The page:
Initially promulgated in 1988, the MCP has evolved considerably in the intervening 25 years. Earlier amendments to the MCP incorporated ground-breaking regulatory approaches such as the use of Licensed Site Professionals (LSPs) to oversee response actions and risk-based closure standards. While not without its faults, the MCP has been generally viewed as a successful regulatory program that facilitated Brownfields redevelopment in Massachusetts.
To its credit, MassDEP recognized that there was still room for improvement. Based on public input first solicited in March, 2012, MassDEP targeted five reform objectives: (i) eliminate unnecessary permits; (ii) streamline the site classification and deed restriction procedures; (iii) facilitate site closure; (iv) improve disclosure of site closure conditions; and (v) update reporting and remediation standards. The resulting revisions to the MCP including the following points, (which roughly follow the order a site proceeds through the MCP – reporting, remediation, and closure):
- Changes to Standards. Both the Reportable Concentrations (which trigger the obligation to report a release) and the Method 1 Standards (which are the non-site-specific closure standards) have been updated. For some contaminants (e.g., TCE, lead and PCBs), these standards have become more stringent, and for others (e.g., other heavy metals), these standards have become less stringent.
- Tier Classification. MassDEP has simplified the ranking system used to indicate the risks posed by a reported release. Previously, higher risk sites (designated as Tier I) were required to obtain a permit from the Bureau of Waste Site Cleanup – that requirement has been dropped. In addition, the numerical scoring system used to rank sites has been replaced with a list of four criteria – sites that meet any one of those four criteria trigger a Tier I ranking.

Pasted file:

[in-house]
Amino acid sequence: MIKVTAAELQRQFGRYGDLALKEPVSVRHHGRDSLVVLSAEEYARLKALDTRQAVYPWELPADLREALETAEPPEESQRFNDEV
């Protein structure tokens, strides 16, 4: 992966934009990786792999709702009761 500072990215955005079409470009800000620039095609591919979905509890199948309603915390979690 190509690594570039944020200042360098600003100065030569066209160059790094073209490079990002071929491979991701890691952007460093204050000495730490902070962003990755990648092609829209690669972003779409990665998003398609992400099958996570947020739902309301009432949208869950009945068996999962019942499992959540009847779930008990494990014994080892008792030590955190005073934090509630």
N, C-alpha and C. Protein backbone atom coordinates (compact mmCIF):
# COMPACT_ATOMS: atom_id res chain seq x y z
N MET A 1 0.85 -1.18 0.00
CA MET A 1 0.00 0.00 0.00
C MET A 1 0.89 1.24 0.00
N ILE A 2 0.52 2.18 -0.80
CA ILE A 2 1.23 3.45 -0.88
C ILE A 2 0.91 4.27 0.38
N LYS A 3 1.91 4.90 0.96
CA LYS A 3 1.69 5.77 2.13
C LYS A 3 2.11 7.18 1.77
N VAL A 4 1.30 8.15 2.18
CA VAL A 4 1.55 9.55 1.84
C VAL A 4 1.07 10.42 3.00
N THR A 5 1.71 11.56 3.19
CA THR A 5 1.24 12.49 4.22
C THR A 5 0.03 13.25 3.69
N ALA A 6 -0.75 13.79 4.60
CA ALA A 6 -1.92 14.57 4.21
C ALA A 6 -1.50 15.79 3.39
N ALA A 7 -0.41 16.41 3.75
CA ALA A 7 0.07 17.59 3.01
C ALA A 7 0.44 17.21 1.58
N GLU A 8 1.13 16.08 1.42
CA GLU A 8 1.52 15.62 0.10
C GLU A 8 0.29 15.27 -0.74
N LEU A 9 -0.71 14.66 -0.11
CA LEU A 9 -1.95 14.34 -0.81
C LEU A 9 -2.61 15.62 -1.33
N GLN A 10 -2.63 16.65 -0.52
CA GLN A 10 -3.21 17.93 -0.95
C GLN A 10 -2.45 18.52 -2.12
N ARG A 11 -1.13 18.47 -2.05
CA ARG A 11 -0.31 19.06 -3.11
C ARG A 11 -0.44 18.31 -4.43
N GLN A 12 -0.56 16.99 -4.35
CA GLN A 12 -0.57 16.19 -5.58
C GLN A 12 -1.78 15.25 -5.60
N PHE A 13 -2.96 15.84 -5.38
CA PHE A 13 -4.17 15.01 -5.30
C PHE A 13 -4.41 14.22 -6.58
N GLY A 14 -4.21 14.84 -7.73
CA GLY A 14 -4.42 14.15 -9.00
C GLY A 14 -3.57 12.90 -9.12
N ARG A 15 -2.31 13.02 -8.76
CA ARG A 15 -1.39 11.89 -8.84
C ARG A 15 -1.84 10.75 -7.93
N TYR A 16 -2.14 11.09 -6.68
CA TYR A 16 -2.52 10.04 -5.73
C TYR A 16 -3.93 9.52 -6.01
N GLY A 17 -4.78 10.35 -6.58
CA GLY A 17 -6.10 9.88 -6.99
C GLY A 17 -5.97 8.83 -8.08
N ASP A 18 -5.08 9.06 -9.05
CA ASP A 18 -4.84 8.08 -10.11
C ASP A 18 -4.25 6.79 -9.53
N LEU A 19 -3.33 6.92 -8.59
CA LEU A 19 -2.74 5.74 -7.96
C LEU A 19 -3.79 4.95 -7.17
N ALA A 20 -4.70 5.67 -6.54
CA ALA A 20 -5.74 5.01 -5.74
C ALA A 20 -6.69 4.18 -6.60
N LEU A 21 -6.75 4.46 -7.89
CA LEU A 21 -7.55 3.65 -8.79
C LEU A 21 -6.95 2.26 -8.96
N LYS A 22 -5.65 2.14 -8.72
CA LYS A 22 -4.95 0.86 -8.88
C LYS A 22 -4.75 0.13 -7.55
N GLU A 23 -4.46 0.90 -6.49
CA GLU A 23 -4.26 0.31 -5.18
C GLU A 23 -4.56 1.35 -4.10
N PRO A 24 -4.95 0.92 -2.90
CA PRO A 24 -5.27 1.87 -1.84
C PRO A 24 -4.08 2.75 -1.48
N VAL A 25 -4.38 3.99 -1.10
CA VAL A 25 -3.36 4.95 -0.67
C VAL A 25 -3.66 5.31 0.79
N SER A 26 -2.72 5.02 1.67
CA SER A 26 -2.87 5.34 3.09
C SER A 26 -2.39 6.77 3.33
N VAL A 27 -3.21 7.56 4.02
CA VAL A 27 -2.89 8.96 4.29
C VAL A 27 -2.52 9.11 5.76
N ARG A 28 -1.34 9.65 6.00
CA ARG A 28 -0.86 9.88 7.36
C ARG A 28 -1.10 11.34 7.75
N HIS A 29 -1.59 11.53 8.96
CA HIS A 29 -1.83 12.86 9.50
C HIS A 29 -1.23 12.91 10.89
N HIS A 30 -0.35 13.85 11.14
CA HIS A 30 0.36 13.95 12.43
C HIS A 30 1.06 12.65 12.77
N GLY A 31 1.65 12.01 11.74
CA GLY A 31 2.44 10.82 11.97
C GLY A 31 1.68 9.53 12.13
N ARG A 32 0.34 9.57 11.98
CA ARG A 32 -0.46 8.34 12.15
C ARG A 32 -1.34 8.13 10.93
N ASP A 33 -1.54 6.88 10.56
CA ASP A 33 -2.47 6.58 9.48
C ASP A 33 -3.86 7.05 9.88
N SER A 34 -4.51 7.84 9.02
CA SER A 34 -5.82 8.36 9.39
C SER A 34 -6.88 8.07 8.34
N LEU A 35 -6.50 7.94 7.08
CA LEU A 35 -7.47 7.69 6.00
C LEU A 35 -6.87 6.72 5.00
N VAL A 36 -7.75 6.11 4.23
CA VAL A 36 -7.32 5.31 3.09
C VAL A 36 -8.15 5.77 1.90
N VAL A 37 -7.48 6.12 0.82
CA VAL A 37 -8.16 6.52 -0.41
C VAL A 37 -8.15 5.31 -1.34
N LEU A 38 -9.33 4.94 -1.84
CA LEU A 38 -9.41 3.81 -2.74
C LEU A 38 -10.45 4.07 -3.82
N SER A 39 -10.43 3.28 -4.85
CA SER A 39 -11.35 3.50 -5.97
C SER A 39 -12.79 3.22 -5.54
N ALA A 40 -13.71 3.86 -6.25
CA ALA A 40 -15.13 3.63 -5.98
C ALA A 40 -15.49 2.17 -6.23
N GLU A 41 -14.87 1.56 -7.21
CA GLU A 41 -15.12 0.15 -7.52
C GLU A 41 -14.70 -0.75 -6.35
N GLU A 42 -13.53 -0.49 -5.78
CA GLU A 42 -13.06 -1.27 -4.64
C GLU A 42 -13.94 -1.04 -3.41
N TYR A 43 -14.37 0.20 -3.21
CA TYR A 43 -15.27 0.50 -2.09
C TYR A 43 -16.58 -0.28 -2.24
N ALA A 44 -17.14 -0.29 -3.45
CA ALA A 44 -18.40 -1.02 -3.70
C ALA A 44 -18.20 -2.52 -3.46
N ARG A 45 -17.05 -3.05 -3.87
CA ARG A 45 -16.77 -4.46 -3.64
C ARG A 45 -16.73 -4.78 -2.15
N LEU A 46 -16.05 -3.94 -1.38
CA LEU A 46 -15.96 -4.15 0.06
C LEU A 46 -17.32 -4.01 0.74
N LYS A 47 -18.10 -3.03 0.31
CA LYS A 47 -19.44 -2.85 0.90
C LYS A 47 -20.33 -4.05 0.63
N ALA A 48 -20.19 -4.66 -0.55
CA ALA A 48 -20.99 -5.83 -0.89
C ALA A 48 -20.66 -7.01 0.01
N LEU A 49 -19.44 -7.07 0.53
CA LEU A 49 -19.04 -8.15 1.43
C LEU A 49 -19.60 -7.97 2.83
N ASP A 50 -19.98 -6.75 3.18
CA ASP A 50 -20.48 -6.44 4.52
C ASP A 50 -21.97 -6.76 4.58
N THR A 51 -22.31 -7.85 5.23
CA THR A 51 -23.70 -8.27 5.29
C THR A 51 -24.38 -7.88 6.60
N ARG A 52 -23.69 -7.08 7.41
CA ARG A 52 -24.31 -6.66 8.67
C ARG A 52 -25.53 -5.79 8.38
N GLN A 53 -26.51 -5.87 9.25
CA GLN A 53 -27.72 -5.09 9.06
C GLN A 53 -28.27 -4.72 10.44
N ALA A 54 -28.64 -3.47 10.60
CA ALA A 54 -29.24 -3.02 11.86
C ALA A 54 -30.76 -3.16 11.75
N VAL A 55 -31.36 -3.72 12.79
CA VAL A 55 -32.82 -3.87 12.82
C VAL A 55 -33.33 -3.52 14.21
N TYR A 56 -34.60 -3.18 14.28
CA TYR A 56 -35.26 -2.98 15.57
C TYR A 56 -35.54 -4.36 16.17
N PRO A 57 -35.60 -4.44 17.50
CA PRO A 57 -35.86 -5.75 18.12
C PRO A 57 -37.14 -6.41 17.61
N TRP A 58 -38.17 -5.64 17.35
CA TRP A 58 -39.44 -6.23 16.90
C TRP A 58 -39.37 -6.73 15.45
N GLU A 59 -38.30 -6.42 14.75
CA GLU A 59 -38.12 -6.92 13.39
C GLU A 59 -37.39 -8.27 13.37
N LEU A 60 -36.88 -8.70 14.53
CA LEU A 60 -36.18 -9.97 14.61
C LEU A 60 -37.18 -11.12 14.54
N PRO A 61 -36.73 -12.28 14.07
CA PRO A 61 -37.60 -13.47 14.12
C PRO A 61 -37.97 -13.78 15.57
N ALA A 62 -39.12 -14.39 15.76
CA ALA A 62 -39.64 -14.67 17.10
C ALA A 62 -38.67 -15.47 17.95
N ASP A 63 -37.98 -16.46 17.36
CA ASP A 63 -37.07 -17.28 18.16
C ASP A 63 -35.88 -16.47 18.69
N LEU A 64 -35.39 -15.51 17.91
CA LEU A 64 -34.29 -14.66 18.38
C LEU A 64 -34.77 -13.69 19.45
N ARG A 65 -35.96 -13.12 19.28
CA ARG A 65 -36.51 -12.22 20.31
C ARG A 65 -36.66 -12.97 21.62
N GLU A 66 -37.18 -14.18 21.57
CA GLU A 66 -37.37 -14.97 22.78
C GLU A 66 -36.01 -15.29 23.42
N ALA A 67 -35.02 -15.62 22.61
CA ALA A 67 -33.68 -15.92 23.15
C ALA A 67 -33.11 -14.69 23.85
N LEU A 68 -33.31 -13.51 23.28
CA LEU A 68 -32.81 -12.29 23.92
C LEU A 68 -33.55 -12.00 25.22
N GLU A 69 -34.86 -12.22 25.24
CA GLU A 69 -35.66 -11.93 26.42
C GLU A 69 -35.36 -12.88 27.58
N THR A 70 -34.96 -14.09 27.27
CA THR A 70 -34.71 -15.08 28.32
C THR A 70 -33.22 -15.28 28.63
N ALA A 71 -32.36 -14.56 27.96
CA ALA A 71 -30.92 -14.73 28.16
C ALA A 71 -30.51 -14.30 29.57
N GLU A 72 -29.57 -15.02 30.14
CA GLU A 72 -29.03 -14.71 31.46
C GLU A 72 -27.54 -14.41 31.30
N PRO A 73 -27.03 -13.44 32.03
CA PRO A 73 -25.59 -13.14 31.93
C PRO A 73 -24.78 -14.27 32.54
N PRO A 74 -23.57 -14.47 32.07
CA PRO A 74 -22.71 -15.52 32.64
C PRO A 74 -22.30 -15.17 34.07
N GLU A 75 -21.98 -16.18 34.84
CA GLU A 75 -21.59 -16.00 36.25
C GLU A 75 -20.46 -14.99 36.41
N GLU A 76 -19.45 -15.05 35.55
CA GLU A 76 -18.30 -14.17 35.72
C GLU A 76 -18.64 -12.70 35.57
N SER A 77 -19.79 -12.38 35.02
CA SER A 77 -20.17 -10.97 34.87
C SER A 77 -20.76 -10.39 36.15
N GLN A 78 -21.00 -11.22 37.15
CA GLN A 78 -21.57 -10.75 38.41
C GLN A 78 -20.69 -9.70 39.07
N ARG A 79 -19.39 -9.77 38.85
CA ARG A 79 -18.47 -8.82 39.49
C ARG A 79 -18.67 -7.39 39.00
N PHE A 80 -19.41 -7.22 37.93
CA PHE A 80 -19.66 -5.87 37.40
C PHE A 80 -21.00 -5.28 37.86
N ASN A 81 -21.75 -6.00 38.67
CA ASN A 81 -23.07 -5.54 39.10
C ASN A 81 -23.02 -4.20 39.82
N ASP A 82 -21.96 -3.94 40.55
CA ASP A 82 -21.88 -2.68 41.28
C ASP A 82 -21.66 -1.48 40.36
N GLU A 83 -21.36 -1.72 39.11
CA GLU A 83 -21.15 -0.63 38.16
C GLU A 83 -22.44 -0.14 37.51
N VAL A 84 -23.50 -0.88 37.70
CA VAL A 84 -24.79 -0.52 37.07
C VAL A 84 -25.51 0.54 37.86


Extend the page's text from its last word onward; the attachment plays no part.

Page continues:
- Timelines. Except in the case of an Imminent Hazard condition or other releases triggering Immediate Response Actions, the MCP provides a fair degree of flexibility for responding to releases and moving a site through the MCP “system.” However, the MCP does impose timelines for completing various phases of the cleanup. The revisions extend several of the MCP’s interim timelines, but sites must still achieve a Permanent or Temporary Solution within six years after reporting of the release.
- Historic Fill. The revised MCP further clarifies when contamination associated with fill does not require remediation – an important issue for many urban Brownfield sites. To qualify as Historic Fill, the fill must have been placed before 1983 (when M.G.L. c. 21E was enacted), and must meet six other criteria regarding its origin. If the fill meets the definition of Historic Fill, it will now be considered a “background” condition that does not require remediation.
- Activity and Use Limitations (AULs). These deed restrictions allow for a risk-based site closure, by eliminating uses or activities inconsistent with the remediation outcome (e.g., no residential use at sites remediated to industrial use standards). The good news is that MassDEP has eliminated unnecessary paperwork associated with AULs (the so-called AUL Opinions prepared by LSPs, which were previously recorded with an AUL). The bad news is that MassDEP must now be notified whenever a property subject to an AUL is sold.
- Non-Aqueous Phase Liquids (NAPL). NAPL is a condition associated with petroleum releases and results from the presence of petroleum as a separate phase liquid. Previously, the presence of more than 0.5 inches of NAPL constituted an exceedance of an Upper Concentration Limit, which categorically precluded a Permanent Solution closure. The revised MCP removes this NAPL Upper Concentration Limit to allow for a Permanent Solution closure for NAPL sites, assuming certain performance standards concerning contaminant mobility and source control/elimination are met.